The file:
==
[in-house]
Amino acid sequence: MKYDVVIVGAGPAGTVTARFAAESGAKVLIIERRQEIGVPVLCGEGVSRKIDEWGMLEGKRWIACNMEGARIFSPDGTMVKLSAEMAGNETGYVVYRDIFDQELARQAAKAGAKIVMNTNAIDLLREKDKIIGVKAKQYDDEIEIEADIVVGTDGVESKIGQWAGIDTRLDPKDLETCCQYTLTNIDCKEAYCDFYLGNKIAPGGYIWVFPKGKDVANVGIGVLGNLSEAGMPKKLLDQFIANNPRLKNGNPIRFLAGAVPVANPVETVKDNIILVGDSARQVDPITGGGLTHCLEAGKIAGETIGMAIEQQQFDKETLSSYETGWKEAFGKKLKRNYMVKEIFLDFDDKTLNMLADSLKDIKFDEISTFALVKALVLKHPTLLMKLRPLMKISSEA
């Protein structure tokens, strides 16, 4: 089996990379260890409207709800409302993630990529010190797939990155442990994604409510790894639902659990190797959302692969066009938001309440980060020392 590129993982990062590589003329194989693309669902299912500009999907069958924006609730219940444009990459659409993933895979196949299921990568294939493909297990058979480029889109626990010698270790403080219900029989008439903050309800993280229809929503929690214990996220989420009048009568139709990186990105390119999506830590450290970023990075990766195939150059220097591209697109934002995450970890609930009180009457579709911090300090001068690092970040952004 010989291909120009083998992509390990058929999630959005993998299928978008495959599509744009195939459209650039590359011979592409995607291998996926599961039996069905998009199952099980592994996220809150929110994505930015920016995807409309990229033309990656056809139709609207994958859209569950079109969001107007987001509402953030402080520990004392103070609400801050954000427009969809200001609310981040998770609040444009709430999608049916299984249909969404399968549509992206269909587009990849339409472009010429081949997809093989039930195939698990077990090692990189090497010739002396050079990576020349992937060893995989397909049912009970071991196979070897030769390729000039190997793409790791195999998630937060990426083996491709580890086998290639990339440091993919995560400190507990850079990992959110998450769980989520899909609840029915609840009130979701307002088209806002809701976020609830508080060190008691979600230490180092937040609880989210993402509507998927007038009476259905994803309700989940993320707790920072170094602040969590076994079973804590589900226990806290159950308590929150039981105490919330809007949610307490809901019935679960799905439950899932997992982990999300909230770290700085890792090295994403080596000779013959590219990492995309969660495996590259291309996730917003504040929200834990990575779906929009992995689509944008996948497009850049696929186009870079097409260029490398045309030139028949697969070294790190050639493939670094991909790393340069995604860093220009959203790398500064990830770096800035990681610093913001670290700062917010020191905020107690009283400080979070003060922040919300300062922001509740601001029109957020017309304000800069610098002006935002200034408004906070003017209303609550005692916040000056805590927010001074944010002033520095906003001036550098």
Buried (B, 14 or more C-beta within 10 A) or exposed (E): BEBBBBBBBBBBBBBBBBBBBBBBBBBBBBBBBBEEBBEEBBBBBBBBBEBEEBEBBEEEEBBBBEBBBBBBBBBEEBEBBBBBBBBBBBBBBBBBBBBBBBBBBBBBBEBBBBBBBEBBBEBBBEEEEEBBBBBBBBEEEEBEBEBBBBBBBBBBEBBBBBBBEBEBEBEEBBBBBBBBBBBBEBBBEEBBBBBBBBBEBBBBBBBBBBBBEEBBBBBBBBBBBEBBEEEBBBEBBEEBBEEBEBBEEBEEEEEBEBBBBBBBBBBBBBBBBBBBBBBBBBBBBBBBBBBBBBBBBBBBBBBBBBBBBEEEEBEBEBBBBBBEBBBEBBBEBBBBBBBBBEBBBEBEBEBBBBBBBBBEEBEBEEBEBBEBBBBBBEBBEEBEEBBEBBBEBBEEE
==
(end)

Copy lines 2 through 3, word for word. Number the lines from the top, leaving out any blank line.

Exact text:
Amino acid sequence: MKYDVVIVGAGPAGTVTARFAAESGAKVLIIERRQEIGVPVLCGEGVSRKIDEWGMLEGKRWIACNMEGARIFSPDGTMVKLSAEMAGNETGYVVYRDIFDQELARQAAKAGAKIVMNTNAIDLLREKDKIIGVKAKQYDDEIEIEADIVVGTDGVESKIGQWAGIDTRLDPKDLETCCQYTLTNIDCKEAYCDFYLGNKIAPGGYIWVFPKGKDVANVGIGVLGNLSEAGMPKKLLDQFIANNPRLKNGNPIRFLAGAVPVANPVETVKDNIILVGDSARQVDPITGGGLTHCLEAGKIAGETIGMAIEQQQFDKETLSSYETGWKEAFGKKLKRNYMVKEIFLDFDDKTLNMLADSLKDIKFDEISTFALVKALVLKHPTLLMKLRPLMKISSEA
């Protein structure tokens, strides 16, 4: 089996990379260890409207709800409302993630990529010190797939990155442990994604409510790894639902659990190797959302692969066009938001309440980060020392 590129993982990062590589003329194989693309669902299912500009999907069958924006609730219940444009990459659409993933895979196949299921990568294939493909297990058979480029889109626990010698270790403080219900029989008439903050309800993280229809929503929690214990996220989420009048009568139709990186990105390119999506830590450290970023990075990766195939150059220097591209697109934002995450970890609930009180009457579709911090300090001068690092970040952004 010989291909120009083998992509390990058929999630959005993998299928978008495959599509744009195939459209650039590359011979592409995607291998996926599961039996069905998009199952099980592994996220809150929110994505930015920016995807409309990229033309990656056809139709609207994958859209569950079109969001107007987001509402953030402080520990004392103070609400801050954000427009969809200001609310981040998770609040444009709430999608049916299984249909969404399968549509992206269909587009990849339409472009010429081949997809093989039930195939698990077990090692990189090497010739002396050079990576020349992937060893995989397909049912009970071991196979070897030769390729000039190997793409790791195999998630937060990426083996491709580890086998290639990339440091993919995560400190507990850079990992959110998450769980989520899909609840029915609840009130979701307002088209806002809701976020609830508080060190008691979600230490180092937040609880989210993402509507998927007038009476259905994803309700989940993320707790920072170094602040969590076994079973804590589900226990806290159950308590929150039981105490919330809007949610307490809901019935679960799905439950899932997992982990999300909230770290700085890792090295994403080596000779013959590219990492995309969660495996590259291309996730917003504040929200834990990575779906929009992995689509944008996948497009850049696929186009870079097409260029490398045309030139028949697969070294790190050639493939670094991909790393340069995604860093220009959203790398500064990830770096800035990681610093913001670290700062917010020191905020107690009283400080979070003060922040919300300062922001509740601001029109957020017309304000800069610098002006935002200034408004906070003017209303609550005692916040000056805590927010001074944010002033520095906003001036550098």